How does annatto change cheese? | culture: the word on cheese
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How does annatto change cheese?

A side by side of Shropshire Blue and Long Clawson Stilton. Photo by Christine Burns Rudalevige.

Psychologically, humans perceive orange to be warm and inviting. Physiological studies show it also stimulates our appetites. So, the decision to place a wedge of French Mimolette, Dutch Aged Gouda, Wisconsin Cheddar, English Cheshire, Red Leicester, or Shropshire Blue on a cheeseboard for chromatic variety is scientifically sound.

These cheeses obtain their sweet potato hue from annatto, a colorant extracted from dried seeds of evergreen achiote shrubs native to the tropical Americas. Mayans and Aztecs added it to cacao drinks, a practice the Spanish brought back to seventeenth-century Europe.

A white paper published by Givaudan Sense Colour, a natural food dye supplier, says the carotenoid pigments in annatto are oil-soluble bixin and its water-soluble derivative, norbixin. “Norbixin binds to dairy proteins during cheesemaking, imparting excellent color and stability,” it reads.

Experts say the extracted norbixin doesn’t affect the flavor of cheese because it’s used in such tiny amounts. Appleby’s Dairy in northwest England, for example, adds just 5.75 fluid ounces of annatto to every 925 gallons of milk for its sunset-orange Cheshire.

British producers such as Appleby’s Dairy, who make cheese with and without annatto, point to a growing body of anecdotal evidence that demonstrates annatto also brings textural elements to the table.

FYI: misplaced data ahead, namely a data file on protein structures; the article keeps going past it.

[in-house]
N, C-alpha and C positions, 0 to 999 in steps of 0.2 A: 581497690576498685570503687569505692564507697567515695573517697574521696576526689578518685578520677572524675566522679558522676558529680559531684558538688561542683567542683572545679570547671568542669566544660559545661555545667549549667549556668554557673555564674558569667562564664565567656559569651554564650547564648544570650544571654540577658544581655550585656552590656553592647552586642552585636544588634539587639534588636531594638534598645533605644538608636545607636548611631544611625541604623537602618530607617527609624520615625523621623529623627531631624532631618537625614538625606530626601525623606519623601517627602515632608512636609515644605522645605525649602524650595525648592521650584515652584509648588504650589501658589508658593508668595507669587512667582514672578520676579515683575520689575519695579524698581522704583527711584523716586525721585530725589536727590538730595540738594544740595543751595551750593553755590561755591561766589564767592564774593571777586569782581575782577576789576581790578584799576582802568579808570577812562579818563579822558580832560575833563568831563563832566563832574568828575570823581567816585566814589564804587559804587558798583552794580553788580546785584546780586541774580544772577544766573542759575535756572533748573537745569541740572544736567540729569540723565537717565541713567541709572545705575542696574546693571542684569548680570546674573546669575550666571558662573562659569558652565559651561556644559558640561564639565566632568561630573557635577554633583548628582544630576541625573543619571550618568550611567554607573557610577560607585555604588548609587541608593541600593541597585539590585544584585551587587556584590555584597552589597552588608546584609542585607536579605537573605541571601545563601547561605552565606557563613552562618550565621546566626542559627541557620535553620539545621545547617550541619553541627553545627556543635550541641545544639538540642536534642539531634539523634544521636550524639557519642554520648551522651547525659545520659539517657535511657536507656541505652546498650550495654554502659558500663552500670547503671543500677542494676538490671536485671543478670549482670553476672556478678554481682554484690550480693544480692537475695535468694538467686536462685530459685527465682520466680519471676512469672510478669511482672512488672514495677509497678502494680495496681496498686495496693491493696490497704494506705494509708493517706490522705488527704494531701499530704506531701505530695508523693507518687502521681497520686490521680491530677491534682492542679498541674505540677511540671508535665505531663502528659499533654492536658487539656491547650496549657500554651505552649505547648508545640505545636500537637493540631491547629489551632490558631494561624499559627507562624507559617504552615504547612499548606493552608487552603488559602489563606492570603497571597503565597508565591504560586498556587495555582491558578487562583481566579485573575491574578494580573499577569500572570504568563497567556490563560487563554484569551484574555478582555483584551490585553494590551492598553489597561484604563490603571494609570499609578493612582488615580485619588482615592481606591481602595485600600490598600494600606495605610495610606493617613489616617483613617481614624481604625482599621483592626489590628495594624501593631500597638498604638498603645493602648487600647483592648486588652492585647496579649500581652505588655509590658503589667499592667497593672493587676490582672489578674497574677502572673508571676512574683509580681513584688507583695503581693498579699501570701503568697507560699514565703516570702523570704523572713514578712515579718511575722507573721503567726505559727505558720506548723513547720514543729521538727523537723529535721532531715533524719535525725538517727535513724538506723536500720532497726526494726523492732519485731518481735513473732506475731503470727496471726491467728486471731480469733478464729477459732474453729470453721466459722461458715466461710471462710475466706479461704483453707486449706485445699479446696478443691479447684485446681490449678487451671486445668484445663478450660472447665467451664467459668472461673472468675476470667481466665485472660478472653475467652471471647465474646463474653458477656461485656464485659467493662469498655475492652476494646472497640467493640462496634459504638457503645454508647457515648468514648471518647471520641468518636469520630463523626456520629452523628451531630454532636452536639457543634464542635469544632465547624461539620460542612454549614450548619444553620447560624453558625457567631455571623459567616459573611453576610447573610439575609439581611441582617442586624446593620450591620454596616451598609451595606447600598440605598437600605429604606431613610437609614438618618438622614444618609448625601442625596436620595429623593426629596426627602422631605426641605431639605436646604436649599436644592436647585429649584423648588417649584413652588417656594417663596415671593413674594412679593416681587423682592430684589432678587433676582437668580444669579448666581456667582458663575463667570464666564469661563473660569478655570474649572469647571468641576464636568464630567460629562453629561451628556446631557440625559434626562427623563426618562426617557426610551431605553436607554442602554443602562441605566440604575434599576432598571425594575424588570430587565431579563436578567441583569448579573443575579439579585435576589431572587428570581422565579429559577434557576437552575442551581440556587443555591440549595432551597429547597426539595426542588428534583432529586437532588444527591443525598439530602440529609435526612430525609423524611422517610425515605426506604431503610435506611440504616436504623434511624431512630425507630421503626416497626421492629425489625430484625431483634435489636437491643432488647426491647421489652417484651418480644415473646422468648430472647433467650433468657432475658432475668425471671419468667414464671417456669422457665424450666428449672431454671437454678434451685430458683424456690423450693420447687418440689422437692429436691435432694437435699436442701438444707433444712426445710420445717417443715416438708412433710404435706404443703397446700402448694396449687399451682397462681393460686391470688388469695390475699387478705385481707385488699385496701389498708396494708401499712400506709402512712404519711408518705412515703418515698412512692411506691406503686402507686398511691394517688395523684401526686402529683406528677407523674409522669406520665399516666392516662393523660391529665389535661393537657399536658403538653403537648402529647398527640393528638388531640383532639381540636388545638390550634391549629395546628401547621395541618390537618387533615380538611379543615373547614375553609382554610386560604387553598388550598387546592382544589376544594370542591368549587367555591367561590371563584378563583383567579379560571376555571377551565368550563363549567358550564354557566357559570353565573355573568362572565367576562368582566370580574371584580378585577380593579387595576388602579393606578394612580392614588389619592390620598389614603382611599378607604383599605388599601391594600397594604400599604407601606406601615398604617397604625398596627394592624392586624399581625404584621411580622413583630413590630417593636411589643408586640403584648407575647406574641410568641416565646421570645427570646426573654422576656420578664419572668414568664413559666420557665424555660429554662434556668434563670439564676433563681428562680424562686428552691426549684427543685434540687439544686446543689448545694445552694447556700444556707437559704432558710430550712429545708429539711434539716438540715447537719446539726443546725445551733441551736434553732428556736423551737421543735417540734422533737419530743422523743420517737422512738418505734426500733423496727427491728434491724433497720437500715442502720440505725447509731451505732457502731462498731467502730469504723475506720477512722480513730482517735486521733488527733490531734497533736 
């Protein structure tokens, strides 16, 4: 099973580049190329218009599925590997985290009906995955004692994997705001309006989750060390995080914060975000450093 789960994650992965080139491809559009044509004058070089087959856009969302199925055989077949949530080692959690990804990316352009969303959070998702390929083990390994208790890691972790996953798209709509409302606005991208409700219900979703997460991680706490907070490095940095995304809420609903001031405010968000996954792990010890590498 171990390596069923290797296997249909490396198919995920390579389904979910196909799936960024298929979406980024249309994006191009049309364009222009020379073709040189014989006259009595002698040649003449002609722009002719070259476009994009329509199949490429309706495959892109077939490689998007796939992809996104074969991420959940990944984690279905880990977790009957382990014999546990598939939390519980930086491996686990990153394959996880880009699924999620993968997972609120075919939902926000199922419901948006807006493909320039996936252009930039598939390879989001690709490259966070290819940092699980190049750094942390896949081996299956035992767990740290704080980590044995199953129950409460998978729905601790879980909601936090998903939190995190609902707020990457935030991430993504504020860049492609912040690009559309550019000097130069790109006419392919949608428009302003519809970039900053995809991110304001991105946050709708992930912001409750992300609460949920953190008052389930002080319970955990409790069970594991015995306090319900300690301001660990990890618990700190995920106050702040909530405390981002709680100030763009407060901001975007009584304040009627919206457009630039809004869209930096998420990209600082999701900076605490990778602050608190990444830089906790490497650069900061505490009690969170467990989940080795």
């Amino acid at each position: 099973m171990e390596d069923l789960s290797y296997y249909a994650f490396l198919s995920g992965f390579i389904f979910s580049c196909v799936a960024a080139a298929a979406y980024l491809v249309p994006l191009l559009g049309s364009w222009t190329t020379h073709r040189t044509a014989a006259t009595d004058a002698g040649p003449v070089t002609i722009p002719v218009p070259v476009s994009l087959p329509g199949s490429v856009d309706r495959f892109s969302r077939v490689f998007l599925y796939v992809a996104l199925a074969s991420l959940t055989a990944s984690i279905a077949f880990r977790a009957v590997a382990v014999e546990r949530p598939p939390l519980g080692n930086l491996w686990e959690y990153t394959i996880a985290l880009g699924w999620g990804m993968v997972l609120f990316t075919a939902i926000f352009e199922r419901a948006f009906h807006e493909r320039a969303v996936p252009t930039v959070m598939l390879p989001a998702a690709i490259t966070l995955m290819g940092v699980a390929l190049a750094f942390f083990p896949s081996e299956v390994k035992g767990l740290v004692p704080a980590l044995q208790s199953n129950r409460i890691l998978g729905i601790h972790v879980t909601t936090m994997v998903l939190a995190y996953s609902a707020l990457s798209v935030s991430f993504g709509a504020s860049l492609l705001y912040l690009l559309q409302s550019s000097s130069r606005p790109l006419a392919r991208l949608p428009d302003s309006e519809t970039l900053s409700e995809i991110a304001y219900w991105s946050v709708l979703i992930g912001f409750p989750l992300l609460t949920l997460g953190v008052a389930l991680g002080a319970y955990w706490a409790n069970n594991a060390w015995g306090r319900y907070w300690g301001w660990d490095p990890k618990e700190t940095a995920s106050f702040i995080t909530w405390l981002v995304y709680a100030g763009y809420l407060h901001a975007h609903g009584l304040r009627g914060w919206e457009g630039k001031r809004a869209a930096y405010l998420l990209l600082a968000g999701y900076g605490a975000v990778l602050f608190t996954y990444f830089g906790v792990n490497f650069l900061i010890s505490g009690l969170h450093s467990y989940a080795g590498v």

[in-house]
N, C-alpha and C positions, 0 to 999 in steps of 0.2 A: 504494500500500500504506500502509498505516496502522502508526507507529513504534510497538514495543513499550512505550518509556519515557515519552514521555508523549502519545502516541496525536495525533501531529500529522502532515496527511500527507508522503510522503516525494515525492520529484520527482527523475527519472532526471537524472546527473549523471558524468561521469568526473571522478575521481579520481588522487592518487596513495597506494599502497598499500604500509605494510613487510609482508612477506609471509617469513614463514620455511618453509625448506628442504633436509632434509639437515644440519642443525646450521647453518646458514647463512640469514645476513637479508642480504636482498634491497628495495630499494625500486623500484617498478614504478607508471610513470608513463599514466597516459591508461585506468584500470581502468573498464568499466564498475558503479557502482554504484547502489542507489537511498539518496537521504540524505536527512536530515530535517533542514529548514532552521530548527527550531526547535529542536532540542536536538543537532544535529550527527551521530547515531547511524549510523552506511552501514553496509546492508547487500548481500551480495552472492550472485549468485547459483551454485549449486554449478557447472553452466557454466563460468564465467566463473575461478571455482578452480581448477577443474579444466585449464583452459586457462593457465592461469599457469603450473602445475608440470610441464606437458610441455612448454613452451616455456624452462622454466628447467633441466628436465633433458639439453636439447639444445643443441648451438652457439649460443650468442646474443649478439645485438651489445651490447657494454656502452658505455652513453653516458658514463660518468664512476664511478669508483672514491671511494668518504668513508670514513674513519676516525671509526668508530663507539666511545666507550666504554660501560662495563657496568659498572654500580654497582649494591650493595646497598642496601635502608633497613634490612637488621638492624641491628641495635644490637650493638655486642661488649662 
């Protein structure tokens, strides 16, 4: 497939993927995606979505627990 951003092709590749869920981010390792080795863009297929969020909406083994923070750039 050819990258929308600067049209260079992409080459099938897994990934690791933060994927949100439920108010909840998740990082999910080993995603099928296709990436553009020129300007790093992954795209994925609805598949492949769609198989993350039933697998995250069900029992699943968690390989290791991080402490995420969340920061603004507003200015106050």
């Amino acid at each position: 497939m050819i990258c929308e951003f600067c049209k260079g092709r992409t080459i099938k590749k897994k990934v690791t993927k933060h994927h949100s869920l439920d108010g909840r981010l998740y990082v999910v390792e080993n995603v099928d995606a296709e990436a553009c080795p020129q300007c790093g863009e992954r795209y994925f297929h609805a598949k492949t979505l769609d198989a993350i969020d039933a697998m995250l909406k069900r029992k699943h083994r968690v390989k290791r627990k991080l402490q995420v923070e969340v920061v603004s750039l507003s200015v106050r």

Sarah Appleby says her dairy’s white Cheshire has a “drier, more obvious crumble rather than the juicy crumb” of its hued Cheshire.

“We see a difference in how the curd drains,” explains William Clarke, who oversees production of Leicestershire Handmade Cheese Company Sparkenhoe Blue and Sparkenhoe Shropshire Blue in Upton, Warwickshire. The curds are only slightly yellow to start but get more orangey as they drain, and the annatto sticks to the fat protein matrix. “We see Shropshire Blue curd holding onto more whey,” he explains.

“The moisture doesn’t make the cheese creamier, but it’s certainly more succulent. Meatier, even,” says David Clarke, William’s father and co- founder of Leicestershire Handmade Cheese Company, who also uses annatto in the dairy’s Red Leicester.

The younger Clarke says increased moisture makes the blue mold propagate quicker and impacts the cheese’s shelf life once cut.

Kim Kettle, farm liaison director at Long Clawson Diary in Melton Mowbray, Leicestershire, says the composition of milk and cultures in the company’s Stilton slightly differ from its Shropshire Blue, so he can’t say with certainty that annatto is the sole reason why Shropshire Blue is a milder, moister cheese that appeals to those who typically avoid blue cheese. He did recall a time when cheesemakers tweaked the recipe for a small batch of Shropshire Blue without annatto. It was difficult to determine whether alchemy or hard chemistry was the root cause of the textural changes, but “the cheese was simply not the same.”

Sneaky Suspicions

In northern England, orange cheeses have long been regarded as suspicious. In A Cheesemonger’s History of the British Isles, (Profile Books, September 2021), author Ned Palmer explains that those misgivings date back to medieval times when wintertime milk was thin and its resulting cheese pallid. Medieval makers perked up their products with the juice of marigolds or lady’s bedstraw. Thanks to the advent of modern feeding regimens for cows, there is no longer a noticeable change in milk quality from season to season, so annatto is not masking anything, but it still adds a distinctive color.

Christine Burns Rudalevige

Christine Burns Rudalevige has been a working journalist for 30 years and has considered cheese her favorite food group for even longer. Ten years ago, when she attended culinary school, one of her goals was to write for culture.

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